Installation view of SHIRIN NESHAT’s Illusions & Mirrors, 2013, black-and-white digital video with sound: 13 min 22 sec, at “Dreamers,” National Gallery of Victoria (NGV), Melbourne, 2019–20. Photo by Tom Ross. Courtesy NGV.

Subconscious Desires and fears in Shirin Neshat’s “Dreamers”

National Gallery of Victoria
Australia Iran USA

Shirin Neshat’s solo exhibition “Dreamers” at the National Gallery of Victoria delved into subconscious desires and fears that lurk beneath the surface of the waking world. Hidden upstairs, away from blockbuster exhibitions of male artists KAWS, Keith Haring, and Jean Michel Basquiat, “Dreamers” offered a quiet moment of contemplation on Neshat’s experiences as an Islamic woman in exile, speaking to universal sentiments of displacement. 

Caught between two worlds, the artist left Iran in 1975 as a teenager to study in the United States, where she still lives today. When visiting her homeland many years later, Neshat was struck by the dramatic political shifts and gender inequality following the 1979 Revolution. Compelled to create art in protest of this repression, she was subsequently banned from Iran. Continuing her distinct line of practice, Neshat exposes some of the poignant anxieties of this physical segregation through the black and white films that make up the “Dreamers” trilogy, with each featuring a female protagonist dressed in black traversing illusionary landscapes. The artist undermines the truth-quality of these different non-linear narratives through Surrealist techniques that play with slow-motion and obscured vision—including Man Ray’s use of a glass pane to distort the field of view. The video installations are shown in a series of darkened spaces accompanied by haunting soundtracks. Visual cues and symbolism are favored over dialogue to subtly convey meaning, blurring boundaries between fantasy and reality. 

SHIRIN NESHAT, Sarah, 2016, still from single-channel video installation: 12 min 55 sec. Copyright the artist. Courtesy the artist and Gladstone Gallery, New York / Brussels.

Visitors were first greeted by Sarah (2016), starring Iranian artist Sara Issakharian who inspired the title. Walking through an ethereal forest, Sarah encounters strange objects and occurrences, including locks of hair strewn across the ground, a brick fireplace, and a procession of armed soldiers in unidentifiable uniforms trailed by veiled women in black. She watches the figures pass from behind a tree, observing these gestures of violence and mourning from a distance—reminiscent of the changed Iran Neshat returned to post-Revolution. The film ends with Sarah peering into a lake at her submerged self slowly drowning, confronting underlying struggles associated with cultural displacement, and death itself.

SHIRIN NESHAT, Illusions & Mirrors, 2013, still from black-and-white digital video with sound: 13 min 22 sec. Copyright the artist. Courtesy the artist and Gladstone Gallery, New York / Brussels.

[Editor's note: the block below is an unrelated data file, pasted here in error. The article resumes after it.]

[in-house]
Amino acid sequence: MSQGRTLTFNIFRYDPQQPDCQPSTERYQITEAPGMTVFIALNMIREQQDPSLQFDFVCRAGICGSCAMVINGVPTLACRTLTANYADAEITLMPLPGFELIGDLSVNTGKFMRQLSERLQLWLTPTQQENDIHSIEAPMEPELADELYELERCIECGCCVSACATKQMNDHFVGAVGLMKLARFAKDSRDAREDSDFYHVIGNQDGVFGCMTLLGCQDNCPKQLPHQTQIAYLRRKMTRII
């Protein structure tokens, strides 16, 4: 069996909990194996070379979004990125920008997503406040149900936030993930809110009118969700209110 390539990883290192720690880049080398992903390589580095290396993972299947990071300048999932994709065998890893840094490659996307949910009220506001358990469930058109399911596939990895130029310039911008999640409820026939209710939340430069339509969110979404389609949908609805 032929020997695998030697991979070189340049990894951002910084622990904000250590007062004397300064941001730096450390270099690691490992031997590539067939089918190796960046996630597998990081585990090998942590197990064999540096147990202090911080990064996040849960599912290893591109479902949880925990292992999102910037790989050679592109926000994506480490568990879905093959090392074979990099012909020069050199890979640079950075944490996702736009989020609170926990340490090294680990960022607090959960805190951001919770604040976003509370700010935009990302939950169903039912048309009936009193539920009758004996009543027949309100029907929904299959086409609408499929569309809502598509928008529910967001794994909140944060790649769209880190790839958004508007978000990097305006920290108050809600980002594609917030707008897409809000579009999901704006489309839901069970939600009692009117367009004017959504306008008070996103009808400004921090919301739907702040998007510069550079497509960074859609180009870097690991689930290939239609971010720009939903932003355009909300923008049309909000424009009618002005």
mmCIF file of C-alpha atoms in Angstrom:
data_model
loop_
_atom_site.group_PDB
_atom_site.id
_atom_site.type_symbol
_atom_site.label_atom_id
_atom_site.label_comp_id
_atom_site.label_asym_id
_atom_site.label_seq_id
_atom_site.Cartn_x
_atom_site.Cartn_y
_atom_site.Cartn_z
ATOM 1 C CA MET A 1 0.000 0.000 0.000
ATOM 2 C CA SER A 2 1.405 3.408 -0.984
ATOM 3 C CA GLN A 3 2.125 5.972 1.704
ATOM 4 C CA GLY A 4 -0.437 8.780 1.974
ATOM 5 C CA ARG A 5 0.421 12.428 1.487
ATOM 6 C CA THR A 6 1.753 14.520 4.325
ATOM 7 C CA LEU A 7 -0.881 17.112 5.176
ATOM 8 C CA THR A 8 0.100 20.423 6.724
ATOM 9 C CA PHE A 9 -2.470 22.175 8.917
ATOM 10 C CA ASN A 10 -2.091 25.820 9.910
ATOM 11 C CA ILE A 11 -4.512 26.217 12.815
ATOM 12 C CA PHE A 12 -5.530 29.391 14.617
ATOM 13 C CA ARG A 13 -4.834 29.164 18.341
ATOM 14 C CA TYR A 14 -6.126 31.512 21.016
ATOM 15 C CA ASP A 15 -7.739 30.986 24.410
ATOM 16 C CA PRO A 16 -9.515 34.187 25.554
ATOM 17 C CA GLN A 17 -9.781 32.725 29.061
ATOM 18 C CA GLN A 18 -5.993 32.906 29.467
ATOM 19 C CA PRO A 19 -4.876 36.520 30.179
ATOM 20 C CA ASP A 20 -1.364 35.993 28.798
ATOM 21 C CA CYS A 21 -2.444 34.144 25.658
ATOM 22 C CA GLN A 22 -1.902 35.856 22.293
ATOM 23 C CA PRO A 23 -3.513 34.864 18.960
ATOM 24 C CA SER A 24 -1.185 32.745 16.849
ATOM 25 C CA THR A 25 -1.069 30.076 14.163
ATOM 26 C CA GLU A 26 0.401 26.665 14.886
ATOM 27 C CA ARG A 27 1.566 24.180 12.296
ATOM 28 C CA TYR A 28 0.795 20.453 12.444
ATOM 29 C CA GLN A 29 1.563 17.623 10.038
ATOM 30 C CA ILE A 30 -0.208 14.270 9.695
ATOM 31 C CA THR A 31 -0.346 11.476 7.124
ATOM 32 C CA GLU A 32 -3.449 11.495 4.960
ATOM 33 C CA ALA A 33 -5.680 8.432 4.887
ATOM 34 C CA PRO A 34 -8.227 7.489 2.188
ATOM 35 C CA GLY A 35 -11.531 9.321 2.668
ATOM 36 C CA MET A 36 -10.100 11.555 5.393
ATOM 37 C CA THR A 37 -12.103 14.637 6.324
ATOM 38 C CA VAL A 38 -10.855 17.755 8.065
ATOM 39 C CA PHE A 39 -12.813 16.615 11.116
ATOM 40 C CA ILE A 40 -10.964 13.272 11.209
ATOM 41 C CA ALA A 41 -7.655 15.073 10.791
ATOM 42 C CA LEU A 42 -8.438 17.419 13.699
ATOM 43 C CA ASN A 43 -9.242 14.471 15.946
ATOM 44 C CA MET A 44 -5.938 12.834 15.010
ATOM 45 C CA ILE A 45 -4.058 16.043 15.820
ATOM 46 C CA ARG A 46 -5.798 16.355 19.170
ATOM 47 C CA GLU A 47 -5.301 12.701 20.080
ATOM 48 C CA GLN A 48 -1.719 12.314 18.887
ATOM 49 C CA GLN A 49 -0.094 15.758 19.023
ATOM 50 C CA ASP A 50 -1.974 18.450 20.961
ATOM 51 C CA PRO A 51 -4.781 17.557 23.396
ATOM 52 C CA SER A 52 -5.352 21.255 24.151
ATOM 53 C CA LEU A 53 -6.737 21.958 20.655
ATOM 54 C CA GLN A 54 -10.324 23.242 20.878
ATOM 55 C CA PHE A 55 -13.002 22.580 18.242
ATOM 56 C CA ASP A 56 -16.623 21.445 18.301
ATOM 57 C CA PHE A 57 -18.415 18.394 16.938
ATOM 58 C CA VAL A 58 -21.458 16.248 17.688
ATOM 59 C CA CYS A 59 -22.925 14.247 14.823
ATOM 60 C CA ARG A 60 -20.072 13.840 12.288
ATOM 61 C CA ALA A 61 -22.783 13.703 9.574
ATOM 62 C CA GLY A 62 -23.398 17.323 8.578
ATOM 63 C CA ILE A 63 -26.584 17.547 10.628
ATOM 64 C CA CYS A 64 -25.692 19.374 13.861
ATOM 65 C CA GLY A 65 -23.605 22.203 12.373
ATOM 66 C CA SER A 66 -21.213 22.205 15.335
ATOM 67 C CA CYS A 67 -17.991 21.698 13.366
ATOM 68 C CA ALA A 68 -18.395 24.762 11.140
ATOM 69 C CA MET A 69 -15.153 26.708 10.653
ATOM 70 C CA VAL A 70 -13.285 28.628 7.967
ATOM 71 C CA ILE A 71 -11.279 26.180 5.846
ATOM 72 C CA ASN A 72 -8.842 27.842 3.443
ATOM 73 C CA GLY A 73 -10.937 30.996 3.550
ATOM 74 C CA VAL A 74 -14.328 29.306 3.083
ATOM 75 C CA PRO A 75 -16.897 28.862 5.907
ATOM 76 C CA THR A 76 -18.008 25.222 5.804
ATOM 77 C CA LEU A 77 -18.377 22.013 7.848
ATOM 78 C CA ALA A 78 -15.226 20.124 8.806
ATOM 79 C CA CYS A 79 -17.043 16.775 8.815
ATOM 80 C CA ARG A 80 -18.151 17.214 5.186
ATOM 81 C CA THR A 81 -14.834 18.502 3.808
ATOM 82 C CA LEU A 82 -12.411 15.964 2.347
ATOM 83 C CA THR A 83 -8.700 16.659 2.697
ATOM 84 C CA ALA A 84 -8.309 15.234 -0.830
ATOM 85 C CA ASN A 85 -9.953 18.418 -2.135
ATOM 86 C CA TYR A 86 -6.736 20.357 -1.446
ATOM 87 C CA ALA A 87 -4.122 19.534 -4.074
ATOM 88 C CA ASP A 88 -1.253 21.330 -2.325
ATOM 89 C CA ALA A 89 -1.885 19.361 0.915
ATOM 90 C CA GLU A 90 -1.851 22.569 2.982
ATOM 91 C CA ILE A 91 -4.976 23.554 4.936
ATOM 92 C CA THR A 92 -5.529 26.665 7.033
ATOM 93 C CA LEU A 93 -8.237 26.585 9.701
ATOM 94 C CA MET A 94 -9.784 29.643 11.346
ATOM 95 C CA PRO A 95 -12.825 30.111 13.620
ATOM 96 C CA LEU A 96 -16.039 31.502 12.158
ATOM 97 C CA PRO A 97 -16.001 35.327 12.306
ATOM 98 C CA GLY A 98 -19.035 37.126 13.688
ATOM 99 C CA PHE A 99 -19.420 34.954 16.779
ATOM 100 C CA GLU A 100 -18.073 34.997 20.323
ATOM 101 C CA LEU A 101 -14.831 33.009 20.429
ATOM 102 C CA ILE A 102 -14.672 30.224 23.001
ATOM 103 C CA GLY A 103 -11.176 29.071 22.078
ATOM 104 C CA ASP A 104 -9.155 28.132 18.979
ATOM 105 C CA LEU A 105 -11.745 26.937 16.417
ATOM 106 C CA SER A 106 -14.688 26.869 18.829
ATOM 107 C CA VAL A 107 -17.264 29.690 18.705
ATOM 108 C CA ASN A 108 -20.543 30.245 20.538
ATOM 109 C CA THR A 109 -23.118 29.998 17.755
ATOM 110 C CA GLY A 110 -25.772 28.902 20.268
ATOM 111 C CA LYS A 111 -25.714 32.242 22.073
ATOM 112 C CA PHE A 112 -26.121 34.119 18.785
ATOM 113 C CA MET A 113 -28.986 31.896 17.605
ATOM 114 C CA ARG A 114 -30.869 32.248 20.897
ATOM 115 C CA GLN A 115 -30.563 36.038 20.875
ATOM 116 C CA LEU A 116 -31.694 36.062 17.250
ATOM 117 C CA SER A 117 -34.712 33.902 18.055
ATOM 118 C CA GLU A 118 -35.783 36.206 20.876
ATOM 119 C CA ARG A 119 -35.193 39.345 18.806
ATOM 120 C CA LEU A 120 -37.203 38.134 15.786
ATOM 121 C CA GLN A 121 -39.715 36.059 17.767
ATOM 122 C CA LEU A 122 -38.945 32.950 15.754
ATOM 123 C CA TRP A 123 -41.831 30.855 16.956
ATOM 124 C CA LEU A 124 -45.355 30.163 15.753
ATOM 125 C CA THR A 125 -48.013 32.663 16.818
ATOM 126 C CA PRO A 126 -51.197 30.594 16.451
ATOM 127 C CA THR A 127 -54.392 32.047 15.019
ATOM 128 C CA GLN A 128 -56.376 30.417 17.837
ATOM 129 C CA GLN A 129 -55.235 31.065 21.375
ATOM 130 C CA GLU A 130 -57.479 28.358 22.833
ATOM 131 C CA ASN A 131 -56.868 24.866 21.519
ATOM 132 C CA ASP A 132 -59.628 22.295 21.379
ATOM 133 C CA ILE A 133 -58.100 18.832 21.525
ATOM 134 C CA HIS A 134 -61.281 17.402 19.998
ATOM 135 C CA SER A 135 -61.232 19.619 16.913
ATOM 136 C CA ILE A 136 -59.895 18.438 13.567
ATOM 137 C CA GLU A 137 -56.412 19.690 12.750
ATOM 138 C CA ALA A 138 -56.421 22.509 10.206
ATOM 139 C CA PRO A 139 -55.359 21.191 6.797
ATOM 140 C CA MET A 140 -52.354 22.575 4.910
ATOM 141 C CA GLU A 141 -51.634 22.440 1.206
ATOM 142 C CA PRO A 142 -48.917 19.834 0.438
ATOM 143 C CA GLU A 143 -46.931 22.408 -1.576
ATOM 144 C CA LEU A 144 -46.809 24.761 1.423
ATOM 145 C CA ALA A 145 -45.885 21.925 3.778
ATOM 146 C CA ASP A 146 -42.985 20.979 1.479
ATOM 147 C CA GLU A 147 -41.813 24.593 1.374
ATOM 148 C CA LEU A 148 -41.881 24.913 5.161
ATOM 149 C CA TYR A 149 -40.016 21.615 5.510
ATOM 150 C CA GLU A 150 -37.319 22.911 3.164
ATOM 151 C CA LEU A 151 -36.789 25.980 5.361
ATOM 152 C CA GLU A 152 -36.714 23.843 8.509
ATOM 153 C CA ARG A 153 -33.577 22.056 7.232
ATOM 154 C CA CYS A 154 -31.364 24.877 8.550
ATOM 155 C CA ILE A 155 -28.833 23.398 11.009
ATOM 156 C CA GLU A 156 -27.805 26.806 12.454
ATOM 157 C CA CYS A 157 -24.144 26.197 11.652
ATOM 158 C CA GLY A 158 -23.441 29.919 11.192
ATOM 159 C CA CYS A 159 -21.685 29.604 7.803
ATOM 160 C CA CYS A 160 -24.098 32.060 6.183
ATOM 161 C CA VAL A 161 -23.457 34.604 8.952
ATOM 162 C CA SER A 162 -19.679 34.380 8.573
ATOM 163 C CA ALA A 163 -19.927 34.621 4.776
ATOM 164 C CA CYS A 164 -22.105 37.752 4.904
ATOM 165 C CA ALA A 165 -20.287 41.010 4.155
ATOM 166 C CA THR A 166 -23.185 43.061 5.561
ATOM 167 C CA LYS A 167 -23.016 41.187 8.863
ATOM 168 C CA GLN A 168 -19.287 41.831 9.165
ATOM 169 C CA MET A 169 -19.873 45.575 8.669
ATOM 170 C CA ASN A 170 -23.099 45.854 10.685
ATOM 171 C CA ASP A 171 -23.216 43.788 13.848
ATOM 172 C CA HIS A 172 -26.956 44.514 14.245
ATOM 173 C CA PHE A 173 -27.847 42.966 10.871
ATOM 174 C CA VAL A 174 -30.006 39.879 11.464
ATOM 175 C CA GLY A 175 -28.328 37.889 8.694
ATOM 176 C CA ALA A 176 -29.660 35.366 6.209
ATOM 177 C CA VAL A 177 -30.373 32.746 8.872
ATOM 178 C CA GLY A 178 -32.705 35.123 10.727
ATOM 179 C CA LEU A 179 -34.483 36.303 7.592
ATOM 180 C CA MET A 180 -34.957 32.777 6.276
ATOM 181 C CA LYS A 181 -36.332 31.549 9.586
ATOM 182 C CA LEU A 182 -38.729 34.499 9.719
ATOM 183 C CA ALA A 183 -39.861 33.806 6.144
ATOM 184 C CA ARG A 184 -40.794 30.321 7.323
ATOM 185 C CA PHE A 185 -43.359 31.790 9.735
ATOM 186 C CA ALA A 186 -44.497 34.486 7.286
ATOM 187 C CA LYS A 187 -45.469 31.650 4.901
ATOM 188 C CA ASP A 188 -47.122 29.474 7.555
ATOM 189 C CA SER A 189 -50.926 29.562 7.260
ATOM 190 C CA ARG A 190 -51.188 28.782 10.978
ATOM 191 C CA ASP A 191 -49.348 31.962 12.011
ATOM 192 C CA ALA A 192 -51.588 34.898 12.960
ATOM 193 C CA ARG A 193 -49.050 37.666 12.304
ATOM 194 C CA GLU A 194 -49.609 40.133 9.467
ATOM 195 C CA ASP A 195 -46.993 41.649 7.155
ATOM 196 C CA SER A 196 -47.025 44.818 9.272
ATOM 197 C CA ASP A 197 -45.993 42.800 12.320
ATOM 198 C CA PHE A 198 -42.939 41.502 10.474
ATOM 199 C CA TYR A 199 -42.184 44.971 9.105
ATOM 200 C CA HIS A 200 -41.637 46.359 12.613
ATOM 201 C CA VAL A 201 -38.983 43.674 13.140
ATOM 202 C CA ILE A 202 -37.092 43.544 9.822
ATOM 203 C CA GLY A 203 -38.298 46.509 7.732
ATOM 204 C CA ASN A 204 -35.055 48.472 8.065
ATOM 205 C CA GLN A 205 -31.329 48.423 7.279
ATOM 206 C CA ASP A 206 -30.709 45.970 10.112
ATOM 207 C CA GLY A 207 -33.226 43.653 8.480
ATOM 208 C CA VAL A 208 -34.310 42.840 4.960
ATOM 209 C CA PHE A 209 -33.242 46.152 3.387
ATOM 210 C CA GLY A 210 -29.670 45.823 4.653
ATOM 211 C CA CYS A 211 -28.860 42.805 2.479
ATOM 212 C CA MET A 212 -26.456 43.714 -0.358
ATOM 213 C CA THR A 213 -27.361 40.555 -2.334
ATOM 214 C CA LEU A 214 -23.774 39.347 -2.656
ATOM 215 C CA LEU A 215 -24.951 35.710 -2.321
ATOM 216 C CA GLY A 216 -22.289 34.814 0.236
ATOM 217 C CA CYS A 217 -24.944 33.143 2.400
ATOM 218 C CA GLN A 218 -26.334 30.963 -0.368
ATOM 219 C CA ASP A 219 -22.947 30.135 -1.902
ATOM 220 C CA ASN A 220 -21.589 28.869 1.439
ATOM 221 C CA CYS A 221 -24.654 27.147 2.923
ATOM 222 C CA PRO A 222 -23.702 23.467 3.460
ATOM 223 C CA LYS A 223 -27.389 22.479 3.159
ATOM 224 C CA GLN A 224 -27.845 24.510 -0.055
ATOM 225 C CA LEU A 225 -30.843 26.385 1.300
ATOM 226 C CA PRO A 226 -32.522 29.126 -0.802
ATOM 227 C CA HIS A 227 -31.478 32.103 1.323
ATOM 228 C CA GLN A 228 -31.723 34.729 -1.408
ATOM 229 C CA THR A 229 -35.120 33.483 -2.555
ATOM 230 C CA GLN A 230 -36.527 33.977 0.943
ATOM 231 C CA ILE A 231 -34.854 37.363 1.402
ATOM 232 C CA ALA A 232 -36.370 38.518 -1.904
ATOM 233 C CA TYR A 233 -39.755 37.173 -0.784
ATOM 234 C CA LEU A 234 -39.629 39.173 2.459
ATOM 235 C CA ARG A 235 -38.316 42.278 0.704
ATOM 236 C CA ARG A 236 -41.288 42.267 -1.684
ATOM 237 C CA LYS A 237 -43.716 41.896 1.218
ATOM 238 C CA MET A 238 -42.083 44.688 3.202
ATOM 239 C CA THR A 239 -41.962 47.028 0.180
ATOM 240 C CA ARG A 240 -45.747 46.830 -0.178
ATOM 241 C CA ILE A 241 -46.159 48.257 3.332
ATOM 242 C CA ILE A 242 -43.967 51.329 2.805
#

The second film, Illusions and Mirrors (2013), features actress Natalie Portman following a shadowy figure across a beach into a derelict mansion, beckoning her character to confront the recesses of her mind. While never catching up to the stranger, Portman instead meets her alter-ego inside the building. Sighting this nonsensical double of herself quickly turns the dream into a nightmare. She eventually escapes outside to the safety of the beach. The choice to cast Portman speaks to wider insecurities, lacking the cultural specificity of the other films.

The final film Roja (2016) stems from Neshat’s dreams grappling with her conflicted sense of cultural identity. Played by a young Iranian-American female writer Roja Heydarpour, the story begins with Roja sitting in a theatre—the odd one out among a predominately Caucasian audience—watching a man sing The Carnival is Over (1967) by The Seekers. The song’s lyrics were adapted from a traditional Russian folk song about a Cossack rebellion leader throwing his Persian princess lover into the sea. Neshat’s reference to this folklore subtly highlights the historical exoticization and oppression of Persian women across cultures. On stage, the singer pauses his performance to single out Roja, accusing her of being a liar. Fleeing outside, Roja runs through a rocky desert towards the seemingly safe embrace of an older robed Iranian woman. However, the motherly figure pushes Roja skywards as she approaches, disowning her. Not welcomed anywhere, in the air Roja is freed from the weighted realities of geographic borders. 

SHIRIN NESHAT, Roja, 2016, still from single-channel video installation: 17 min 15 sec. Copyright the artist. Courtesy the artist and Gladstone Gallery, New York / Brussels.

Collectively, Neshat’s dreams become not only a space of vulnerability and confrontation, but also a means of escape, offering a glimpse of the complex psychological instabilities of alienation, of being neither here nor there.

Shirin Neshat’s “Dreamers” was scheduled to be on view at the National Gallery of Victoria, Melbourne, until April, 19, 2020. Please check the exhibition web page for up-to-date information in light of Covid-19.

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